In a the most embarrassing situation I’ve had yet this year, I rushed into the Detroit Repertory Theatre ready to review Going to St. Ives, only to find that thedetroiter.com had already reviewed it! I must have looked crestfallen and the Rep was kind enough to let me in. After some negotiating with my editor (who had no idea I’d planned to go to the Rep at all), I agreed to write a commentary, rather than a review, about the production. (For Chris Hill’s review, click here.)
In one sentence, Going to St. Ives is about the rocky intersection of two women: a white, world-famous eye surgeon and the black mother of an African dictator, who conspire to commit murder.
Beyond that one sentence, I was captivated by the subtext of this production. This is less a story about conspiring to commit murder and much more about how each of these women live—and the implications that has for the way they view morality, mortality, safety and loss.
For me, it was a vivid reminder of the emotional maelstrom that came from my two years living in Southern Africa. I lived in a rural area where most people did not have electricity or running water. Life is very raw, there, with few comforts—and an immediacy about death that I found difficult. I could hear it in the matter-of-fact, casual way they spoke of loss. These people were far more comfortable with death than I was.
I grew up the suburbs of Detroit, a place where I could nurture the illusion of safety. Death wasn’t weaving in and out of our lives as we manicured our suburban lawns. My dad had a (then) secure job working in automotive. The biggest crisis I can remember was the family ban on McDonalds—“cheaper to eat at home,” Mom would say. When my grandfather died, it shook my junior-high world for the first time. Even then, there was a realization (or rationalization) that he was old and had lived a good life.
It was his time.
It seemed like the fear of death loomed in Africa. I would get into a taxi and realize, too late, that the driver had only one eye. Or hitch a ride up a steep, winding road through the snowy mountains, astonished to notice the driver reaching under the passenger seat for the last two beers in his six-pack. I remember looking over the edge of a basin at the baby who had been born and died in the same day. Two girls in my village watched their father—and only caregiver—slowly pass away in their home. I attended the funeral of a friend’s brother who, at 23, died after a long and painful sickness.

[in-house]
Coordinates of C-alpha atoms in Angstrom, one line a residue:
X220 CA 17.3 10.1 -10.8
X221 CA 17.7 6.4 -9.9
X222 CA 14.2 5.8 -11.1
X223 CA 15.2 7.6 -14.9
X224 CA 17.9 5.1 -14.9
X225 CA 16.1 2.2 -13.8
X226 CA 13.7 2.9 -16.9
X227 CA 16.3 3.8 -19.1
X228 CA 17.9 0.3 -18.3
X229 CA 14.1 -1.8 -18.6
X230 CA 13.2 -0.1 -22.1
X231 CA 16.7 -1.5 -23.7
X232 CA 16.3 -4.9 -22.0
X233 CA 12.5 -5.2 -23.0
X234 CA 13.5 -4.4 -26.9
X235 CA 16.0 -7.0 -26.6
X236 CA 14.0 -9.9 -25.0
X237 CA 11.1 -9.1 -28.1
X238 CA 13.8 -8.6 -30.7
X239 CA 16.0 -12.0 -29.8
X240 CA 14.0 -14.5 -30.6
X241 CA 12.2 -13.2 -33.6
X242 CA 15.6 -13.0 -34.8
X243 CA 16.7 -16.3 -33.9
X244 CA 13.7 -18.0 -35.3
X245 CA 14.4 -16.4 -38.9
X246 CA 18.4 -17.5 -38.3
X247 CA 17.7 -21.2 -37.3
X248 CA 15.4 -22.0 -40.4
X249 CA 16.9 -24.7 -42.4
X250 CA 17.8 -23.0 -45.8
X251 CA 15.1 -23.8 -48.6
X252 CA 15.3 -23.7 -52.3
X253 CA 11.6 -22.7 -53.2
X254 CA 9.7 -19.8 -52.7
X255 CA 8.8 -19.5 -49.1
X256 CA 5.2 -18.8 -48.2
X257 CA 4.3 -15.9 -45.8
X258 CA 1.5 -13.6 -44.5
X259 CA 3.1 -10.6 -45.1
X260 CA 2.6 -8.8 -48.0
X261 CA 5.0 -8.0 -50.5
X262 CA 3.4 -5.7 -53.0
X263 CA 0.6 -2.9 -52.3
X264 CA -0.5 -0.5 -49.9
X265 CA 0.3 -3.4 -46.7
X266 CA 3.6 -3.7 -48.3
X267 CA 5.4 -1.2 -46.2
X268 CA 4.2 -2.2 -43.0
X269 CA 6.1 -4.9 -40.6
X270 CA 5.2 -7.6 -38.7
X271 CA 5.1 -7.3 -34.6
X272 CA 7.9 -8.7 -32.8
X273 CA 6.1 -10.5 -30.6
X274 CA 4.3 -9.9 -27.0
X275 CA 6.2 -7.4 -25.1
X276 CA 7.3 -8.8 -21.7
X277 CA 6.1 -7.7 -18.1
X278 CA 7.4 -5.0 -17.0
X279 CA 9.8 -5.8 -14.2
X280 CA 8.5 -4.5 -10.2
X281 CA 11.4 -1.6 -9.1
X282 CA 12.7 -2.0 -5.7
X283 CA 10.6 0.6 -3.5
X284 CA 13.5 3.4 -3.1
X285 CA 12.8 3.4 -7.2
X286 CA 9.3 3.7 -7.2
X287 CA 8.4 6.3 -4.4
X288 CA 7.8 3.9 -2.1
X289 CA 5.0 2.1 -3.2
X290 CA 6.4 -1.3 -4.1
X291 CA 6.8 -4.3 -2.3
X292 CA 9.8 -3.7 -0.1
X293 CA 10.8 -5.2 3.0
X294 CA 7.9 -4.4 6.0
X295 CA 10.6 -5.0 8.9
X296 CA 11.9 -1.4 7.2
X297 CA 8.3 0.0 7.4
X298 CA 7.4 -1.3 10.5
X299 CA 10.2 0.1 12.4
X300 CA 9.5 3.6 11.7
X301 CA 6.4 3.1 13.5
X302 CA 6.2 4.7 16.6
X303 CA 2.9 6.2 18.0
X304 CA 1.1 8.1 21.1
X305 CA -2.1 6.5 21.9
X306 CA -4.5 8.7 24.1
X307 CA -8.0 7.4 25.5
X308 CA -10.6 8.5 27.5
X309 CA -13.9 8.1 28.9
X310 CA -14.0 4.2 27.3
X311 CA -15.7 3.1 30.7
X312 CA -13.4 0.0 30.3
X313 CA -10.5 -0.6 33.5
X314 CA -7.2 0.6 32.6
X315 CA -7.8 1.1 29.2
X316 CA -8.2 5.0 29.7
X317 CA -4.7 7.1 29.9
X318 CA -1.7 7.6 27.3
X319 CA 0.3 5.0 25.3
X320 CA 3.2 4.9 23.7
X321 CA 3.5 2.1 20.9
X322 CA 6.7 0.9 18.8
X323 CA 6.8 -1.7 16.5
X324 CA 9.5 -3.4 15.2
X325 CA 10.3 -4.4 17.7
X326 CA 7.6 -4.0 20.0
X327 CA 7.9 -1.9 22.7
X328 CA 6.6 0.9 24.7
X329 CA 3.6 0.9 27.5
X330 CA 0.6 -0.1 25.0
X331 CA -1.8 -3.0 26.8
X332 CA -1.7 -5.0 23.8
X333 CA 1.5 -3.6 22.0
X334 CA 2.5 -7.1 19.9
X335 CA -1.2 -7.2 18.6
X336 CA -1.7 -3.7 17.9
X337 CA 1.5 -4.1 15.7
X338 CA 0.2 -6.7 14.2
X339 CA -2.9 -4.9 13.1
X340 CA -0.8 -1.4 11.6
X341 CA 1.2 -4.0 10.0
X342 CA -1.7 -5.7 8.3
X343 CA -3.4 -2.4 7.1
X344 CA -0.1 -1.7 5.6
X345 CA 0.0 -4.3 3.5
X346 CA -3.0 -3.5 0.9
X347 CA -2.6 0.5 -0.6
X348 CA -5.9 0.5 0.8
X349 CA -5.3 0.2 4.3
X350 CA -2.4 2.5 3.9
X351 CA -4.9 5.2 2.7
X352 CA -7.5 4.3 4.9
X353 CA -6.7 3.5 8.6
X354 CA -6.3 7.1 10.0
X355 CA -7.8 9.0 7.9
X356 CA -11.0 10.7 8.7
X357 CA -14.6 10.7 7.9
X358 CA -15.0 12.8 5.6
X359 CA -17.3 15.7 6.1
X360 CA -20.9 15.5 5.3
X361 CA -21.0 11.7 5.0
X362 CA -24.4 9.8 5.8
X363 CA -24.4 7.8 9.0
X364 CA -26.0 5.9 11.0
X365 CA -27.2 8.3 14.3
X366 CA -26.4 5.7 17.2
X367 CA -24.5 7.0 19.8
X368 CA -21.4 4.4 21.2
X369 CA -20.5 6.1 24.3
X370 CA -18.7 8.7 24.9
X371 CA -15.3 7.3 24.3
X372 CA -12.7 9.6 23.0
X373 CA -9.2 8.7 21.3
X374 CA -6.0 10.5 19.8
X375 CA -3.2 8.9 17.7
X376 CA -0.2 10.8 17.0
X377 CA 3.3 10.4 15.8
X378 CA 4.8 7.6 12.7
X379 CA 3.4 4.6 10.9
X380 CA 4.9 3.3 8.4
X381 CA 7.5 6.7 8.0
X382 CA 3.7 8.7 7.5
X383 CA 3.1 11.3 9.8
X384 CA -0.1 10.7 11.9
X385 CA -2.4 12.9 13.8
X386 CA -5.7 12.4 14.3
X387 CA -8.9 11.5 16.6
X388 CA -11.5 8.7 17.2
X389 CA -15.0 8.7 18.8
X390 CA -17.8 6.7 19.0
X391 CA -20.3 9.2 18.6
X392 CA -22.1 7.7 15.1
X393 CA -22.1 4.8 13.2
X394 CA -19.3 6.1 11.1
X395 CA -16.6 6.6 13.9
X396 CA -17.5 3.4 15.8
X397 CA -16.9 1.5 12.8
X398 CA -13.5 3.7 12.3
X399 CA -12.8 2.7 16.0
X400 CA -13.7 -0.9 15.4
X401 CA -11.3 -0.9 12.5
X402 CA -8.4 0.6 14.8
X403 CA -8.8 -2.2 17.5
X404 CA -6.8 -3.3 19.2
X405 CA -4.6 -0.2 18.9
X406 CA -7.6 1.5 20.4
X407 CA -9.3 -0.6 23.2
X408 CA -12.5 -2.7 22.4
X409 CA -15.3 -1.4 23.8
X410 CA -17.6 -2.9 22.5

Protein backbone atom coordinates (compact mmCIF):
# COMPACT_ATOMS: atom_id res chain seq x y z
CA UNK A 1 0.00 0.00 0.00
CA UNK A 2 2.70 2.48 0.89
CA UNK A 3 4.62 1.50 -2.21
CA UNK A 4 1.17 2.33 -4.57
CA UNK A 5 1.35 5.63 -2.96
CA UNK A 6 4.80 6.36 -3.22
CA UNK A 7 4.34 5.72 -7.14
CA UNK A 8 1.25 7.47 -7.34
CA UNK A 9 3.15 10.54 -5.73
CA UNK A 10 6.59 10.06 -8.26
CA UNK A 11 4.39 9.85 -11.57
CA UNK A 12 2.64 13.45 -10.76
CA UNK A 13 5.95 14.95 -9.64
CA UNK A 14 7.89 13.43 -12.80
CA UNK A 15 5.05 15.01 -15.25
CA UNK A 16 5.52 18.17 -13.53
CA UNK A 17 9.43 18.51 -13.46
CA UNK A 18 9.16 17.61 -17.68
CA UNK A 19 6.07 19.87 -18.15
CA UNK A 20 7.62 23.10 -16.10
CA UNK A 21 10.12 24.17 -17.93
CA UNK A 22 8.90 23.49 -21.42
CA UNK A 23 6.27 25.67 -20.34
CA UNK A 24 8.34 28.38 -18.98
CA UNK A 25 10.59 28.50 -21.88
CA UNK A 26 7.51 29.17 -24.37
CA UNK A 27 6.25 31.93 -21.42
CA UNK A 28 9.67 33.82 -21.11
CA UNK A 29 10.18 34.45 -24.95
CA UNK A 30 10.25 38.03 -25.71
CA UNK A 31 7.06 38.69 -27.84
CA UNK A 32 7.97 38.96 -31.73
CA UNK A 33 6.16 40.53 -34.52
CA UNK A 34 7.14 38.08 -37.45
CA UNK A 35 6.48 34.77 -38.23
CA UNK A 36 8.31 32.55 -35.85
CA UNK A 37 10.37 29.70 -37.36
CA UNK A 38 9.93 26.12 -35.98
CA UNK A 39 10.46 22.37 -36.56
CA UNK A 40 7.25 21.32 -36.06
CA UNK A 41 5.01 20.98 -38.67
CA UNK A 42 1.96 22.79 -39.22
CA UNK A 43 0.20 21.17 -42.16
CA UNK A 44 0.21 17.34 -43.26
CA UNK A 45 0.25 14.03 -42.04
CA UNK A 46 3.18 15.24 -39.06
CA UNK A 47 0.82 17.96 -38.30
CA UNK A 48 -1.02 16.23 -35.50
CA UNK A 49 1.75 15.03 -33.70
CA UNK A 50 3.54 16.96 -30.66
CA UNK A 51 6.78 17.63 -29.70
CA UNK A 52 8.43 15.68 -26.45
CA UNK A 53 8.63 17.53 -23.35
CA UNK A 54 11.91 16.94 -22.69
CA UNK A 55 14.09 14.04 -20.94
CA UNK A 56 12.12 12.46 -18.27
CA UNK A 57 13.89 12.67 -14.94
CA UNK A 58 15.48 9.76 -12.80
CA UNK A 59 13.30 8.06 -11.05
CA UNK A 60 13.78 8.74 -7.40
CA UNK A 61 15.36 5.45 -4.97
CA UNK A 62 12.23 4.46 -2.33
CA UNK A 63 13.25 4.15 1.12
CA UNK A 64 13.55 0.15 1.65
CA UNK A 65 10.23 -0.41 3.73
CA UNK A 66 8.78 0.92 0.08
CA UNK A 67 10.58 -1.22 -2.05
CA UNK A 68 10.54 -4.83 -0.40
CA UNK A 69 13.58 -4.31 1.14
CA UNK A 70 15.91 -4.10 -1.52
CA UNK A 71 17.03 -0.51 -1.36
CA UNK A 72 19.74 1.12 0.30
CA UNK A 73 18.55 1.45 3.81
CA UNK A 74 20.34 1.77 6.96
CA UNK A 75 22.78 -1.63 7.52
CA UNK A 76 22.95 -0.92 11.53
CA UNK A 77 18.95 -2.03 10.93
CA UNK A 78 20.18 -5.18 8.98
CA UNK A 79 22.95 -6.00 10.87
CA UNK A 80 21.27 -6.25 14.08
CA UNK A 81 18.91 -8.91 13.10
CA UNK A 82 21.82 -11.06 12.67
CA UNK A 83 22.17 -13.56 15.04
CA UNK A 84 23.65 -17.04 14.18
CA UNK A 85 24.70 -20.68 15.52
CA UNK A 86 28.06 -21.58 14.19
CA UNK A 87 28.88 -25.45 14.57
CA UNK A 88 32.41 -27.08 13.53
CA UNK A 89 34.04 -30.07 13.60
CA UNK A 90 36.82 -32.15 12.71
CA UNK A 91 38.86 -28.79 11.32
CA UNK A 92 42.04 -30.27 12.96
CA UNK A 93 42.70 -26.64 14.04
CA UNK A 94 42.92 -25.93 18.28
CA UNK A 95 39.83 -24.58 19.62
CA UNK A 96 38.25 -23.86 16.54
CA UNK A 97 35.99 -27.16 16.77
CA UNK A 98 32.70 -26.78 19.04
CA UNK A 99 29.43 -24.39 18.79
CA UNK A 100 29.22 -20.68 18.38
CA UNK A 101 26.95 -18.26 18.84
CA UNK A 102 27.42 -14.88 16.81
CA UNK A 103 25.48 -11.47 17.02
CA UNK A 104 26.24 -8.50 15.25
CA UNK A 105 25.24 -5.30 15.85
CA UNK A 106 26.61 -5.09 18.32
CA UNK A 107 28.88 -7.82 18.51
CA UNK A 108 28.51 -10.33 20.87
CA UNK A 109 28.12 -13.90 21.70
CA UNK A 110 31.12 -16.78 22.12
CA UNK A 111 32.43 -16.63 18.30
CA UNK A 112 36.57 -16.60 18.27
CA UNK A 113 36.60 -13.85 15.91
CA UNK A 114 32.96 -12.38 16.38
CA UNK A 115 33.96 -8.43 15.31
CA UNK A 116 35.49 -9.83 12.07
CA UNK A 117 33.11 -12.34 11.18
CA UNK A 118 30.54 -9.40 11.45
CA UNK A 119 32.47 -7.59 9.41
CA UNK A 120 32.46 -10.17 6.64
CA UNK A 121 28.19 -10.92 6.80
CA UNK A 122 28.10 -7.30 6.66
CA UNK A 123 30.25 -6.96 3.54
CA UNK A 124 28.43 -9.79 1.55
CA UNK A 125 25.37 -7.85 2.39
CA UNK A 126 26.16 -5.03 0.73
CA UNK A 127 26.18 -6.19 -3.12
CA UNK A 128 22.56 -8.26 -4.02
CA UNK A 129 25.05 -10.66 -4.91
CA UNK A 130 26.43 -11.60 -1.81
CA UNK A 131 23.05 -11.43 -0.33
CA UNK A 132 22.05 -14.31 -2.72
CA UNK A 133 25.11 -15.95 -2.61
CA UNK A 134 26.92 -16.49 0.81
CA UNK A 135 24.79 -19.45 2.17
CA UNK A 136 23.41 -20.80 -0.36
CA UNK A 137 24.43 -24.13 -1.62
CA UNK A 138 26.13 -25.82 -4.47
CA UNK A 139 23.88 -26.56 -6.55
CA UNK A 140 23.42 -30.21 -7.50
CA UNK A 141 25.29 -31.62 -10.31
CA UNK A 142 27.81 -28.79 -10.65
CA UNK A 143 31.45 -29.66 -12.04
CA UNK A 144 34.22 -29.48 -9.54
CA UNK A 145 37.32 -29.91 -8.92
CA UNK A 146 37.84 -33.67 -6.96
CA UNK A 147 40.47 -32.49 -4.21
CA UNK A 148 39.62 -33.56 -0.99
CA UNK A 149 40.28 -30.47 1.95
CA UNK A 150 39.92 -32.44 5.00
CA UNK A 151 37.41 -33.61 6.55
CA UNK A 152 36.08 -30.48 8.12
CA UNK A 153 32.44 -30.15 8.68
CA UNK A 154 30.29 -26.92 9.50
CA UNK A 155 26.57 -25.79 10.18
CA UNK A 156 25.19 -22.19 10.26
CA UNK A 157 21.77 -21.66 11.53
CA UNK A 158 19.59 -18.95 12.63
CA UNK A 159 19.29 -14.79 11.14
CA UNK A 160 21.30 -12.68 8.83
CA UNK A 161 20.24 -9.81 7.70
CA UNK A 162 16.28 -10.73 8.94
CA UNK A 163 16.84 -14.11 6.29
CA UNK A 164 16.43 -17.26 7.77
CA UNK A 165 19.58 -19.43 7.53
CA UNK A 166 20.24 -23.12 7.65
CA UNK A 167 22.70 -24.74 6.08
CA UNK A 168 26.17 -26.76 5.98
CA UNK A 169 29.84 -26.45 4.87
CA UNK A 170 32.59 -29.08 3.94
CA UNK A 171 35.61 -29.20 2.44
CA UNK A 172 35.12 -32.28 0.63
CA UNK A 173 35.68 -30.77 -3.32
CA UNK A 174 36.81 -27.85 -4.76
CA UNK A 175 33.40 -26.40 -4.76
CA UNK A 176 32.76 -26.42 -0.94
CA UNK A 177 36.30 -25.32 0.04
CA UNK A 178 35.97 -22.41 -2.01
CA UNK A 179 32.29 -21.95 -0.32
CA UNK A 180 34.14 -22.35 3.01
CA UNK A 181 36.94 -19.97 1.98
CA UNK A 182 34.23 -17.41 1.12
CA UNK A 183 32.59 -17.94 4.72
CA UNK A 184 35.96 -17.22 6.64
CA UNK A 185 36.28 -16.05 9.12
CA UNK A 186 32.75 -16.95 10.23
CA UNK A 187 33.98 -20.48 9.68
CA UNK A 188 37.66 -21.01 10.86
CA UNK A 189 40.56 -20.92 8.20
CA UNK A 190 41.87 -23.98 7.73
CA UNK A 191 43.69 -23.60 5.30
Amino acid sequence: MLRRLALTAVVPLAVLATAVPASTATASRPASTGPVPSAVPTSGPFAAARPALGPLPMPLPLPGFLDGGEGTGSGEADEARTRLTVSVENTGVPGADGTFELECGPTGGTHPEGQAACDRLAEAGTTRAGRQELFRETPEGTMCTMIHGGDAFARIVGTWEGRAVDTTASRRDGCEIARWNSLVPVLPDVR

It wasn’t their time. They lived hard, difficult lives.
Their friends and family mourned them briefly, and then moved on. There were clothes to be washed, goats to be herded, and firewood to be gathered—demands of daily living that refused to be displaced by grief.
The people I met were no more African dictators than I was an affluent eye surgeon. Still, as I watched each character in this play struggling to reconcile her life with the other woman’s reality, I was reminded how hard it can be to reach across that chasm, shaking off bits of yourself as you stretch.
In making that leap, each woman changes because she experienced some small, real part of the other’s life. Knowing that this can happen—albeit, not in the neat, wrapped-up-in-2-hours-so-you-can-go-home-happy kinda way—gives me hope.
Thank you, Detroit Rep, for once again taking on a provocative and challenging piece of work.
Photo Credit: Donna Remer
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